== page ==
[Ip-health] UNSR enjoined in Kenya Anti-Counterfeit Act court challenge
christa at haiafrica.org
Tue Jan 18 06:08:45 PST 2011
Sharing some great news (media below) regarding the ongoing constitutional
court challenge in Kenya. You may recall that three people living with HIV
(plus others who have since enjoined) are suing the government citing the
Kenya Anti-Counterfeit Act, 2008 threatens their right to health. An
interim conservatory order granted in April 2010 prevents the
Anti-Counterfeit Agency from implementing the Act specifically with respect
to generic medicines, until the case is heard. No date has yet been set for
the main hearing but it is anticipated it will be heard in 2011.
Having the UNSR for Health and Human Rights now enjoined in the case sends
an incredibly powerful message. The petitioners and all allies supporting
this case are extremely grateful for his solidarity.
Christa Cepuch BScPhm
Health Action International (HAI) Africa
HAI is an independent, global network working to increase access to
essential medicines and improve their rational use through research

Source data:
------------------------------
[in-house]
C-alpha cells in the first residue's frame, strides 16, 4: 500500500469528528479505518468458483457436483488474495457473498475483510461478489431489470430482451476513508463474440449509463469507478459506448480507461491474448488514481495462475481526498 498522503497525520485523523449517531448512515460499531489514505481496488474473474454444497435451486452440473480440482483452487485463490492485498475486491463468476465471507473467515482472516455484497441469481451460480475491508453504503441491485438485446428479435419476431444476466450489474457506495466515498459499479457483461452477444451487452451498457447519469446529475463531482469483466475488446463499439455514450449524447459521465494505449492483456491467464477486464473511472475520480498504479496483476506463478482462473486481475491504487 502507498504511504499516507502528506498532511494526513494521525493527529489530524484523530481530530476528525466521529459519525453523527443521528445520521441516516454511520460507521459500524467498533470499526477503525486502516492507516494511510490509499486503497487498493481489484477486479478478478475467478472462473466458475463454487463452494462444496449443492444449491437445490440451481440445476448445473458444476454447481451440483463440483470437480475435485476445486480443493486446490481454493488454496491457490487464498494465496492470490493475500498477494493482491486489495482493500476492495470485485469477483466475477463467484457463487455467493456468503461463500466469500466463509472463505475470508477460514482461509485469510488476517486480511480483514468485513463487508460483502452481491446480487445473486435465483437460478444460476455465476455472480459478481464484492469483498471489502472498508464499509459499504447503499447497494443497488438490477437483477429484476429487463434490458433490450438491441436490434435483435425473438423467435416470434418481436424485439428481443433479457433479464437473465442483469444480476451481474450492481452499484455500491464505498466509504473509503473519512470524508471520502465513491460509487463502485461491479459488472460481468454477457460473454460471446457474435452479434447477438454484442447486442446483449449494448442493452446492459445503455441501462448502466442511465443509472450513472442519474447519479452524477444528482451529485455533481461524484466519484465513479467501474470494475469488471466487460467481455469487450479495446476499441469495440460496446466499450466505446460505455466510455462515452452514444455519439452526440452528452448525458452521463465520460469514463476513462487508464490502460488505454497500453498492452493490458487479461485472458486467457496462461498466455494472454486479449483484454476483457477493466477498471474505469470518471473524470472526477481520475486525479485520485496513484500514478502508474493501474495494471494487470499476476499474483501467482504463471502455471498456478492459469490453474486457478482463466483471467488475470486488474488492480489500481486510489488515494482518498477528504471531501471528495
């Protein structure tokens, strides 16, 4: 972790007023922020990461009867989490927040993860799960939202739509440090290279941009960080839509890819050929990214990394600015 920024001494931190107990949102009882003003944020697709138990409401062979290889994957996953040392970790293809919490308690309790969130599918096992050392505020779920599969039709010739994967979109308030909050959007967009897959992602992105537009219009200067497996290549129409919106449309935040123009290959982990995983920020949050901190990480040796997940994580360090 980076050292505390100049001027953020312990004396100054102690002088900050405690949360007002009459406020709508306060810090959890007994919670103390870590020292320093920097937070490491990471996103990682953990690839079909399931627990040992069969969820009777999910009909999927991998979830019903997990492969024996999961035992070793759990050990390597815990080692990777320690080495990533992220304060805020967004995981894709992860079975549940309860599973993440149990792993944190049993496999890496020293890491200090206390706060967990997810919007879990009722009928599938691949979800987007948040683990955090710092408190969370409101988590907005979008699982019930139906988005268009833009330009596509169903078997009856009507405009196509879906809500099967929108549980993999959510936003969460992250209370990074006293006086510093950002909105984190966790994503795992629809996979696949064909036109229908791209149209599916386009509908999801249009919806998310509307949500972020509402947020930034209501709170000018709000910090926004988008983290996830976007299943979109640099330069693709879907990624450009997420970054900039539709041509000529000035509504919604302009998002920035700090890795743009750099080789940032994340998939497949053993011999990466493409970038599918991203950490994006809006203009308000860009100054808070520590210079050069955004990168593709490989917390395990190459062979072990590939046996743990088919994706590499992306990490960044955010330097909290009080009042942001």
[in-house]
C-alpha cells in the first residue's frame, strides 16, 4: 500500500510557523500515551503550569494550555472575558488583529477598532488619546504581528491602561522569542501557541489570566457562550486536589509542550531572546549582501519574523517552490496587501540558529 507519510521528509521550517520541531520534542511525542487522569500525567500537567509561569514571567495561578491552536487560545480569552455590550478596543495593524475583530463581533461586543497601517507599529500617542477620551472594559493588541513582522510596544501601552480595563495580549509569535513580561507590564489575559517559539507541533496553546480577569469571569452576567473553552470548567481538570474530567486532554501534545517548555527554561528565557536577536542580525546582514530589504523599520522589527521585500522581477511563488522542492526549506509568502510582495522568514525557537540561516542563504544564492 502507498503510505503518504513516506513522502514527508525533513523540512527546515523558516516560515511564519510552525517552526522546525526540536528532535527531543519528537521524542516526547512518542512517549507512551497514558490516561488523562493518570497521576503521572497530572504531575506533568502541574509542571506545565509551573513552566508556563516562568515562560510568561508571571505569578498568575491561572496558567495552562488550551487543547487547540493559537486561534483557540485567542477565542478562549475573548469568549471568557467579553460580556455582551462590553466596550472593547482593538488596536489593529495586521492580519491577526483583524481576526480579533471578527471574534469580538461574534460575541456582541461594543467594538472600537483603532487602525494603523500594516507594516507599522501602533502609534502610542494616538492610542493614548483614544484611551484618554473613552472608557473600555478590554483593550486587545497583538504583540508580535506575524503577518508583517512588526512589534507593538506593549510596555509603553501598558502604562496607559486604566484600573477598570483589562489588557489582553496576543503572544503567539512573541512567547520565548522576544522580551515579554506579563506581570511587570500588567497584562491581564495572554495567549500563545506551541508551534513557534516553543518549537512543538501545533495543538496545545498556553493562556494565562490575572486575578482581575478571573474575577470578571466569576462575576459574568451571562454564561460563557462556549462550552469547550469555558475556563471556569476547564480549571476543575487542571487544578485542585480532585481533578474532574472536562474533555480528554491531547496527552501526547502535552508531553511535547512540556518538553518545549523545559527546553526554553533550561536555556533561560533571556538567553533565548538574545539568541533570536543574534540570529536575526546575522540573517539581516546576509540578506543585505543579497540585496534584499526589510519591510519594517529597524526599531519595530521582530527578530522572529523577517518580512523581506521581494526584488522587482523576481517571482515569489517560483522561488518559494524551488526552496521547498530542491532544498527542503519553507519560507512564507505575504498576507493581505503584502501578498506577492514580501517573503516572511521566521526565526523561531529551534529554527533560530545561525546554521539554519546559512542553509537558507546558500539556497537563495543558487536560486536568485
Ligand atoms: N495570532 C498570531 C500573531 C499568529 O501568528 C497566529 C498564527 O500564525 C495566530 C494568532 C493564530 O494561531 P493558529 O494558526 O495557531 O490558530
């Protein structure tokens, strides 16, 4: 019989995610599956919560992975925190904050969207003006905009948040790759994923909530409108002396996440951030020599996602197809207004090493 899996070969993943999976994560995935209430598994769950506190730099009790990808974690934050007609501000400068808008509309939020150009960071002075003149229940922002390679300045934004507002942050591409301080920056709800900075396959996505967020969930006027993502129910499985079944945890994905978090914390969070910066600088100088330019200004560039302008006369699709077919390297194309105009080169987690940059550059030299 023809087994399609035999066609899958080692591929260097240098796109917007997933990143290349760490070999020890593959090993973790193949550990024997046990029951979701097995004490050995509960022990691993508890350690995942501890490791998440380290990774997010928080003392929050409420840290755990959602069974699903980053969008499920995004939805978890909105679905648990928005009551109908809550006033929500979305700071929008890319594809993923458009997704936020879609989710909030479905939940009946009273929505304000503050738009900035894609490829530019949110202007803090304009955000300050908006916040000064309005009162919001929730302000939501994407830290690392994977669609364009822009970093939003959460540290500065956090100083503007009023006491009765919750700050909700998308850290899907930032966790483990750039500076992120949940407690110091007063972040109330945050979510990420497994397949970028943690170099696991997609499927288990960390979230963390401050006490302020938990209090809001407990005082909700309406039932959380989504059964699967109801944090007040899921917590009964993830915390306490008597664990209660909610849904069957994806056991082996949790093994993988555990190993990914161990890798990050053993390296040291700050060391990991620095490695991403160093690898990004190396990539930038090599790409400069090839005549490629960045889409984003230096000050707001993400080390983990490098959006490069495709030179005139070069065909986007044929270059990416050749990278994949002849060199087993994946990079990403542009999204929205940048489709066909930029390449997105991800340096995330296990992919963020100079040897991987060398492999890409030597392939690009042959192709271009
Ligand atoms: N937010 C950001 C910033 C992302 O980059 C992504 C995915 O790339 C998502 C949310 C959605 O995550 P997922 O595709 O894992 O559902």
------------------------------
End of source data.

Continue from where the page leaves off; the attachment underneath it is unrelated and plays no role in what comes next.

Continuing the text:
excellence and evidence-based advocacy
High Court enjoins UN in case against generic ARVs ban
By Evelyn Kwamboka
The United Nations has been enjoined in a case challenging the Government's
decision to ban generic drugs for HIV and Aids.
It claimed enforcement of the Anti-Counterfeit Act 2008 would endanger the
lives of the infected.
The High Court in Nairobi heard those affected would not access affordable
and essential drugs.
"The Special Rapporeur wishes to intervene as an interested party to support
the constitutional principles of access to essential medicines," advocate
Ombati Omwanza said yesterday. Justice Daniel Musinga allowed Mr Anand
Grover to represent the UN in the suit.
The court had allowed importation of generic anti-retrovirals, pending the
hearing and determination of this case.
The interim order issued in April was aimed at saving the lives of those
living with the virus. The judge's interim order stopped the implementation
of three sections of the new Anti-Counterfeit Act.
The Act was enacted by Parliament in 2008 and President Kibaki assented to
it on December 24, same year. Its objective was to prohibit trade in
counterfeit goods. It was to take effect from July 7, 2009.
Omwanza told the court people using ARV drugs would be arbitrarily denied
access to affordable and essential medication necessary for their
fulfillment of the right to life as enshrined in the Constitution.
"The generic drugs for the treatment of HIV and Aids are available and
affordable compared to the branded version," he argued.
Attorney General Amos Wako said the Act was established to stop
multinationals from importing counterfeit drugs.
In an affidavit filed by an NGO's official Jacinta Nyachae, the cost of ARVs
will be high if the Act was enforced.
More information about the Ip-health